All of the images here were created using Halo 3's saved games and screenshot features. And a little Photoshop. I'm certainly not the first to create panoramic images this way, but I do want to detail the process in case you're interested in making your own. The process stems from a long-standing photographic technique of using multiple images sewn together to create a larger whole.

Photoshop is the standard in image-editing, so it is the tool of choice for this tutorial. I am using
Photoshop CS 3, but the cheaper Photoshop Elements also allows for automated image-stitching.

There are other tools you can use besides Photoshop to stitch images together. Here are a few:
Hugin - free!
Panorama Tools
The Panorama Factory
Step 1:
Find a scene that you want to take a panoramic shot of. This could be scenery, or it could be an action shot, or whatever you like.

Step 2:
Experiment with viewing angles. Try to find an angle that allows you to rotate the camera and see the entire scene. You want to find a place from which you can lock down the camera and not have to move it again in 3D space. Look for an angle that gives drama to the shot as well. Composition is key.
Step 3:
Your shot can be either horizontal or vertical, and the technique is the same for both. Take a series of screenshots by starting at one extremity of the shot and moving to the other one. Be sure to "overlap" the images. In the photographic world, the overlap is usually around 40%. I find this ballpark value works well for Halo 3's camera as well.
It's dependent on the focal length of the lens, and the zoomed-out H3 "lens" is on the wide end of normal. You want to "overlap" so that later on you'll have plenty of common elements to help blend the images together. DO NOT move the camera with the left stick! Rotate it only using the right stick. You may be okay if you budge the camera a tiny bit, but it's easier to just lock it down.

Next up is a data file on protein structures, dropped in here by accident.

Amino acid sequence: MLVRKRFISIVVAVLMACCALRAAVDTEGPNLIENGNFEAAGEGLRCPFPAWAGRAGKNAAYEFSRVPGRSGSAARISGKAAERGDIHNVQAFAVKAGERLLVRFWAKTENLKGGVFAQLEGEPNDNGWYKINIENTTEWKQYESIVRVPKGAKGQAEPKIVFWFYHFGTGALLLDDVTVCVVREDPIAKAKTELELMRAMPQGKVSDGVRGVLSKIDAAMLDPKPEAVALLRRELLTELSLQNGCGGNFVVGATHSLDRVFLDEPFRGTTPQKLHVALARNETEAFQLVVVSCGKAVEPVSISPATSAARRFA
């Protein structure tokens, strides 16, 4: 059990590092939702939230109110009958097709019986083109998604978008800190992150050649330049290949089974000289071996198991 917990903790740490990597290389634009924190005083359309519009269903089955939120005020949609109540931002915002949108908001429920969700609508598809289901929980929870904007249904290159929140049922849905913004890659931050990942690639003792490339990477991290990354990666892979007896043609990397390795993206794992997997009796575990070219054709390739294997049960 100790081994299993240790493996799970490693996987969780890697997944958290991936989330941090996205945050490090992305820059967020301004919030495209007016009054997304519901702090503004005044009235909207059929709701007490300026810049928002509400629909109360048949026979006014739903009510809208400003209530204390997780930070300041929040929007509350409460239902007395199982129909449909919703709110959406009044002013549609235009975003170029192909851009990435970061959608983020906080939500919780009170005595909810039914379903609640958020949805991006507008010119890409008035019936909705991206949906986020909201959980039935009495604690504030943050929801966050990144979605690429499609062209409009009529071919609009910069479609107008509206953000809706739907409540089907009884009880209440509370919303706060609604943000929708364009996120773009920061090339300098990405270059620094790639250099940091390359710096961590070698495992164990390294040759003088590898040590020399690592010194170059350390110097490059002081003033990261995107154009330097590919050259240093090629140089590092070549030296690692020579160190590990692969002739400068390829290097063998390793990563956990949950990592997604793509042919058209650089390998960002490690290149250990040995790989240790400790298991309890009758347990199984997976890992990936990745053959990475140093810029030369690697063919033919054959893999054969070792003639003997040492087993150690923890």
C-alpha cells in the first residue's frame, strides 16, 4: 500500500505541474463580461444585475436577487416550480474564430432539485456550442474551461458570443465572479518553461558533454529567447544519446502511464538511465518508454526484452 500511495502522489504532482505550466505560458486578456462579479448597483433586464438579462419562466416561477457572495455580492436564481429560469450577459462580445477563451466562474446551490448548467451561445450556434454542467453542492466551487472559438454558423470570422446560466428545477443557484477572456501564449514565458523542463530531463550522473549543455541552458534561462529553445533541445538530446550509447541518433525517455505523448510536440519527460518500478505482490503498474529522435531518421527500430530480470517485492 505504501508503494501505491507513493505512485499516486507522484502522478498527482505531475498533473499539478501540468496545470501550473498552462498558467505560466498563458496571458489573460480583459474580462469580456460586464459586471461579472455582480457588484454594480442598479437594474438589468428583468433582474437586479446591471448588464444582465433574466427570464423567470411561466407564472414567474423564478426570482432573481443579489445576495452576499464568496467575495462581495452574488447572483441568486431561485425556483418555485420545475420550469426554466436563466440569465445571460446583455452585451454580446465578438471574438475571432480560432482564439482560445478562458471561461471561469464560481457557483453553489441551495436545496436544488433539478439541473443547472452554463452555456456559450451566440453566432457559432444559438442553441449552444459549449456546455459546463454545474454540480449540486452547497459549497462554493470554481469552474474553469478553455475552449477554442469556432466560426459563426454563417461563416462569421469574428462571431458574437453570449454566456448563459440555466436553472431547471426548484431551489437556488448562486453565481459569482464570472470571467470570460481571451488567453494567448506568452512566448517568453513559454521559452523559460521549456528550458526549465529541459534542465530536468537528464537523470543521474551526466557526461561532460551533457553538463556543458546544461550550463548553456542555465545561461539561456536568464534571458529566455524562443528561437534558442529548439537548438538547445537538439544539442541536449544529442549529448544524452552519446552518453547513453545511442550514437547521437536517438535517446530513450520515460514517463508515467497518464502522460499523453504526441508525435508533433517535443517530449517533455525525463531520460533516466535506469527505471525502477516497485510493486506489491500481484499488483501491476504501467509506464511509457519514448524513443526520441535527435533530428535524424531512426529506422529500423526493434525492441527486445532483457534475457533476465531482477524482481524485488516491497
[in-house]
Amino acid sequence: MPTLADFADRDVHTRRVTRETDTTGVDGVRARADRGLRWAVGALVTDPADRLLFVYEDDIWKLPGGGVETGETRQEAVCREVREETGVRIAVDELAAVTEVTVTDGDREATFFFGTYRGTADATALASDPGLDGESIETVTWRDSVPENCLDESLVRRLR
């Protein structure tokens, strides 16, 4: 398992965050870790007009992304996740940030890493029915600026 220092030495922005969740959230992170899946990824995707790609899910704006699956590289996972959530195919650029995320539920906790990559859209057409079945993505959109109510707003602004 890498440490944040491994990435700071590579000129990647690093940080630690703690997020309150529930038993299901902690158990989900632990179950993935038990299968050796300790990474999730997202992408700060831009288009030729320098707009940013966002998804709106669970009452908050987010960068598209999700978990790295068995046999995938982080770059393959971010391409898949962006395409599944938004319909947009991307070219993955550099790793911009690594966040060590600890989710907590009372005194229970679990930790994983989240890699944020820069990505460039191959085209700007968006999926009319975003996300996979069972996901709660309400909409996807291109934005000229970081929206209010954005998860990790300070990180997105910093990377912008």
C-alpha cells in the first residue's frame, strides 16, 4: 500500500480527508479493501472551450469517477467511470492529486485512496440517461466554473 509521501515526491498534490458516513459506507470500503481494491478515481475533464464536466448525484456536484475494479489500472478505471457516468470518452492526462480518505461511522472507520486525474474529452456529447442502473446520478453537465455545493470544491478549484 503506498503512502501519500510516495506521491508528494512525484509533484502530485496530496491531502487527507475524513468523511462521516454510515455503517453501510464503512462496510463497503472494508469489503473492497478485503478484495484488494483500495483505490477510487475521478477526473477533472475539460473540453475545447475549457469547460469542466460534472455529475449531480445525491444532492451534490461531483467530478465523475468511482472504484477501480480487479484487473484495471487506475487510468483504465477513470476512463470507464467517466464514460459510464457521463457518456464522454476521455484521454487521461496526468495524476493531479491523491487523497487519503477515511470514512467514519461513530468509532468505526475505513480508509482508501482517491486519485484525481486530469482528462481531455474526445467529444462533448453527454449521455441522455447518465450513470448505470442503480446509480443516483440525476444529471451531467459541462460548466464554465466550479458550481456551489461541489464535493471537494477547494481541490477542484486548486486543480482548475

Step 4:
Download the images from your profile on and save them to your computer. Make sure you get the high res versions.
Step 5:
Open Photoshop. In my case, I'm using Photoshop CS3. You can use any image-editing tool you like, but Photoshop CS (particularly CS 3) has a killer tool called Photomerge. No need to do these manually. Such would be the acme of tedium when a piece of software is more than willing to do it for you.
Step 6:
Run Photomerge! To do this in Photoshop, go to File > Automate > Photomerge. You'll then be asked to locate the files you wish to use for the process. CS 3's photomerge also has several options for the way in which the images are to be stitched, depending on what kind of "projection" you want. I have had great success using the Auto option. Leave it on Auto, load in the screenshots you retrieved from, and let her rip.
Step 7:
Photoshop will now begin to do things on its own. Let it work. The time it takes to assemble the final image depends on all sorts of things, like how many images you used, how strong your computer is, and whether the images have easily-recognizable features to simplify the match-up. If your image has a lot of blank sand from Sandtrap or snow from Snowbound, for example, the resulting image may not be to your liking. There is very little contrast in the sand and snow, and the software doesn't quite know how to match it up. Make sure you have strong contrasty elements, like people, vehicles, weapons, architecture, or anything that gives the software reliable pixels to compare.

Step 8:
If all goes well Photoshop will create a file that has each screenshot as its own layer, masked off and everything. Flatten the image. You don't need the layers.
Step 9:
Crop the image. It should be on a transparent background, and distorted into a non-rectangular shape. This distortion is somewhat unavoidable, but can be partially corrected using the Lens Correction filter. However, correcting the distortion usually results in loss of resolution. Eventually, You'll need to select the portion of the image you want to keep, and discard the rest by cropping it.
Step 10:
Your call. If you're a purist and don't want to mess with the way the game spits out color and depth, leave it be. Personally, I find that the colors in a normal screenshot straight out of the game are flat. I say "normal" screenshot because the game creates some pretty awesome effects if you shoot from inside an explosion. Those screenshots don't need much adjusting, IMHO. But I don't see anything wrong with adjusting Levels, Curves, or colors. You've already gone and made an unnatural screenshot anyway by the mere act of stitching them together. Might as well go all the way and add some subtle punch. Or not so subtle. Like I said, your call.